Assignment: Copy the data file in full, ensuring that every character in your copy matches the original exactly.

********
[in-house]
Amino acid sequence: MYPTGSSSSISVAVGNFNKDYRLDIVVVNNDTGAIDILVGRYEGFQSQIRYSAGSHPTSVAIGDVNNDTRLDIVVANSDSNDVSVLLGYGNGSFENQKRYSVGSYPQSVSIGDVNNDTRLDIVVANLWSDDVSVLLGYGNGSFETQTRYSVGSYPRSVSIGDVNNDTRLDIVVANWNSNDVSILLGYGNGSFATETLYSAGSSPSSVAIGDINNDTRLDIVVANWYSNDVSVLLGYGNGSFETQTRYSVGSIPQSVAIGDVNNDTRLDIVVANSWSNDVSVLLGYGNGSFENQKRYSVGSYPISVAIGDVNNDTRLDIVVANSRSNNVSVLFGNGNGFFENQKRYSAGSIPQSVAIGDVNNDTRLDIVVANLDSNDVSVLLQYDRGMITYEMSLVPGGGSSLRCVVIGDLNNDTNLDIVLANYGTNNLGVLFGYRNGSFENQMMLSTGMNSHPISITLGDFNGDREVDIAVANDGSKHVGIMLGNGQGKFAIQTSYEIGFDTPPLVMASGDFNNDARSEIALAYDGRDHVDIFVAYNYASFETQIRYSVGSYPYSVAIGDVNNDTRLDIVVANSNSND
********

[in-house]
Amino acid sequence: MYPTGSSSSISVAVGNFNKDYRLDIVVVNNDTGAIDILVGRYEGFQSQIRYSAGSHPTSVAIGDVNNDTRLDIVVANSDSNDVSVLLGYGNGSFENQKRYSVGSYPQSVSIGDVNNDTRLDIVVANLWSDDVSVLLGYGNGSFETQTRYSVGSYPRSVSIGDVNNDTRLDIVVANWNSNDVSILLGYGNGSFATETLYSAGSSPSSVAIGDINNDTRLDIVVANWYSNDVSVLLGYGNGSFETQTRYSVGSIPQSVAIGDVNNDTRLDIVVANSWSNDVSVLLGYGNGSFENQKRYSVGSYPISVAIGDVNNDTRLDIVVANSRSNNVSVLFGNGNGFFENQKRYSAGSIPQSVAIGDVNNDTRLDIVVANLDSNDVSVLLQYDRGMITYEMSLVPGGGSSLRCVVIGDLNNDTNLDIVLANYGTNNLGVLFGYRNGSFENQMMLSTGMNSHPISITLGDFNGDREVDIAVANDGSKHVGIMLGNGQGKFAIQTSYEIGFDTPPLVMASGDFNNDARSEIALAYDGRDHVDIFVAYNYASFETQIRYSVGSYPYSVAIGDVNNDTRLDIVVANSNSND